but when it was over, the bora would
all be willing to come home. If General
Otis decide that the volunteers can be
spared, tbe Oregon reaiment, bring one
of the first to go, ill be one of the first
to return, as General Corbin told Sena
t r McBride the return would be in that
President of California's University
Ithaca, N.Y., April 9 During the
last two or three days it has been re
ported among the members of Cornell's
faculty and student body that Professor
B L. Wheeler, of Cornell university, it
likely to be the next president of the
university of California.
Many People Ridicule the Idea of an
Absolute Cure for Dyspepsia
and Stomach Troubles.
Bldlcule, However, la Not Argument,
and Facta are Stubborn Things,
Stomach troubles are so common and
in most cases, so obstinate to cure that
peopleare apt to look with suspicion on
any remedy claiming to be a radical,
permanent enre for dyspepsia and in
digestion. Many such pride themselves
on their acuteness in never being hum
bugged, especially in medicines.
This fear of leing humbugged can .be
carried too far, so far, in fact, that many
people suffer for years with weak diges
tion rather than risk a little time and
money in faithfully testing the claims
made of a preparation so reliable and
universally used as Stuart's Dyspepsia
Now Stuart's Dyspepsia Tablets are
vastly different in one important respect
from ordinary proprietary meaicinet for
the reason that they are not a secret
patent medicine, no secret Is made of
their ingredients, but analysis shows
them to contain the natural digestive
ferments, pure aseptic pepsin, tbe diges
tive acids, Golden Seal, bismuth, hy-
drastis and nux. They are not cathartic,
neither do they act powerfully on the
organ, but tiiey cure indigestion on tbe
common tense plan of digesting the food
eaten thoroughly before it has time to
ferment, tour and cause the mischief.
This is the only secret of tbeir success.
Cathartic pills never have and never
can cure indigestion and stomacL
troubles because tbey act entirely on the
bowels, whereat the whole trouble is
really in the stomach.
Stuart's Dytpepsia Tablets taken after
meals digest tbe food. That is all there
it to it. Food not digested or half diges
ted is poison at it createa gat, acidity,
headaches, palpitation of tbe heart, loss
of flesh and appetite and mauy other
troubles which are often called by tome
other name. 1 hey are sold by druirgists
everywhere at 50 cents per package.
Address F. A. Stuart Co., Marshall,
Mich., for little book on stomach
diseases, sent free.
Itearneaa Cannot be Cnrert.
by local applications, at they cannot
roach the diseased portion of the ear.
There it only one way to cure deafness
and that it by constitutional remedies
Deafness is caused by an inflamed con
dition of the mucous lining of the Eus
tachian Tube. When this tube is in
flamed you have a rumbling tound or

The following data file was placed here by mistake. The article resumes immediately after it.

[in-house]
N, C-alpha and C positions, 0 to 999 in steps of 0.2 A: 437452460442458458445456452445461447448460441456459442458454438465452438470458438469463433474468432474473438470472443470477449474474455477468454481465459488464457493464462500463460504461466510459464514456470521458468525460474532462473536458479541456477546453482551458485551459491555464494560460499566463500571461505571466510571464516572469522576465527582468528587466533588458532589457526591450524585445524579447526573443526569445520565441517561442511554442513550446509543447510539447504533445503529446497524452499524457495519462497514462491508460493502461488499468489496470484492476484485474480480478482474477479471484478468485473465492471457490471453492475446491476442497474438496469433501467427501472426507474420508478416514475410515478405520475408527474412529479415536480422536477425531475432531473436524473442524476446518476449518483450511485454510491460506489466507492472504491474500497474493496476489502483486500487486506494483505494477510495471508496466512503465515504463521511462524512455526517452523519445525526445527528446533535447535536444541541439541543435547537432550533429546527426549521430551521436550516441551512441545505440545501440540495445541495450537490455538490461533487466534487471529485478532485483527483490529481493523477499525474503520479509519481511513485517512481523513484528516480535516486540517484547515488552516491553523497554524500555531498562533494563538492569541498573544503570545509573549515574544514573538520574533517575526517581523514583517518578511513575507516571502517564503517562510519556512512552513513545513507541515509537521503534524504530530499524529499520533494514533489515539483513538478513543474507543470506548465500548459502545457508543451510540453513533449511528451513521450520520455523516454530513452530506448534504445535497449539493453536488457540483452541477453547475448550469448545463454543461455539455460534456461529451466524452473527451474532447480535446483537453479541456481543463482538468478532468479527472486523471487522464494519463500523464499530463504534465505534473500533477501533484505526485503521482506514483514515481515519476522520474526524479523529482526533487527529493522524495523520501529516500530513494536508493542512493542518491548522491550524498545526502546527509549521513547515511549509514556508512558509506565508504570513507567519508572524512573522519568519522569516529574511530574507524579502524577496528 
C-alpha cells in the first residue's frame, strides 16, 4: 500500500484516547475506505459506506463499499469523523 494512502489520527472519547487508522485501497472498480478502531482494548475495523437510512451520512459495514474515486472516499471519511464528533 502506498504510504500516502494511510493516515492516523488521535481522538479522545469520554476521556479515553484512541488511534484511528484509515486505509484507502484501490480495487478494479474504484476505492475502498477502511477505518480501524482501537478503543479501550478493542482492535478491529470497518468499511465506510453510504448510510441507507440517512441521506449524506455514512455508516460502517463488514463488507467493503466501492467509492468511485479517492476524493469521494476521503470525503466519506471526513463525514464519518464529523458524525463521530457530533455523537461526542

Imperfect hearing, and when it It en
tirely closed, Deafness is the result, and
unless the inflammation can be taken
out and this tube restored to Its normal
condition, hearing will be destroyed for
ever; ninecass out of ten are caused
by catarrh, which is nothing but an in
flamed condition of the mucous sur
face!. We will give One Hundred Dollars for
any case of Deafness (caused ty catarrh)
that cannot be cured by Hall's Catarrh
Cure. Send for circulars; free.
F. J. Chen xv & Co.. Toledo, O.
Sold by Druggists, 76c. 6-10
Hall's Family Pills are the best.
A Frightful Blunder
W!li often cause a horrible burn,
scald, cut or bruise, Bucklen't Arnica
Salve, the best In the world, will kill
the pain and promptly heal it. Cures
old sores, fever sores, ulcers, boils, corns,
felons and all skin eruptions. Best pile
cure on earth. Only 25 rls. a box.
Cure guaranteed. Sold by Blakeley A
Houghton, druggist!. 5
nr?A n
Makes the food more delicious and wholesome
cvtu AAKtwa powoth
Ml Ma Coiipcll'i to Evacuate
lie City.
Rebels Left Sixty-eight Dead on the
Field and a LargeXumber Wounded
While Many Piisoners Were Taken
by the Americans Lawton's Ex
pedition Will Press Westward.
Manila, A r 1 10, 6:30 a. m. General
Ltwton hat captured Santa Cms, at the
extreme end of the lake, and driven the
rebels, who were commanded by a China
man named Pao Wah, into tne mount
ains. The American loss was six
wounded. The rebels lost 63 killed and
40 wounded.
Washington, April 10. The following
dispatch was received from General Otis
today :
Manila, April 9 Adjutant-General,
Washington: Lawton's command cap
tured Santa Crux, tbe chief of Lagnna de
Bay thia morning. Our casualties were
six wounded. The insurgent troops were
driven back, leaving 63 dead on the field
and a large number of wounded. Aeon
siderable number were captured. Lawton
well push westward.
(An expedition, consisting of about
1500 men, commanded by Majir-General
Henry Lawton, left San Pedro Macali,
on the river Paslg, Saturday night, with
the purpose of crossing Liguna da Bay,
and capturing tbe town of Santa Cruz,
on the eastern shore of the lake. The
American tfoops were then, as. planned,
to sweep the country to the south. The
force consisted of 200 picked sharpshoot
er! from the various regiments.
General Lawton's plan was to reach
Santa Cruz on Monday morning at day
light, to capture or destroy the rebel
gunboats or shipping, to take the town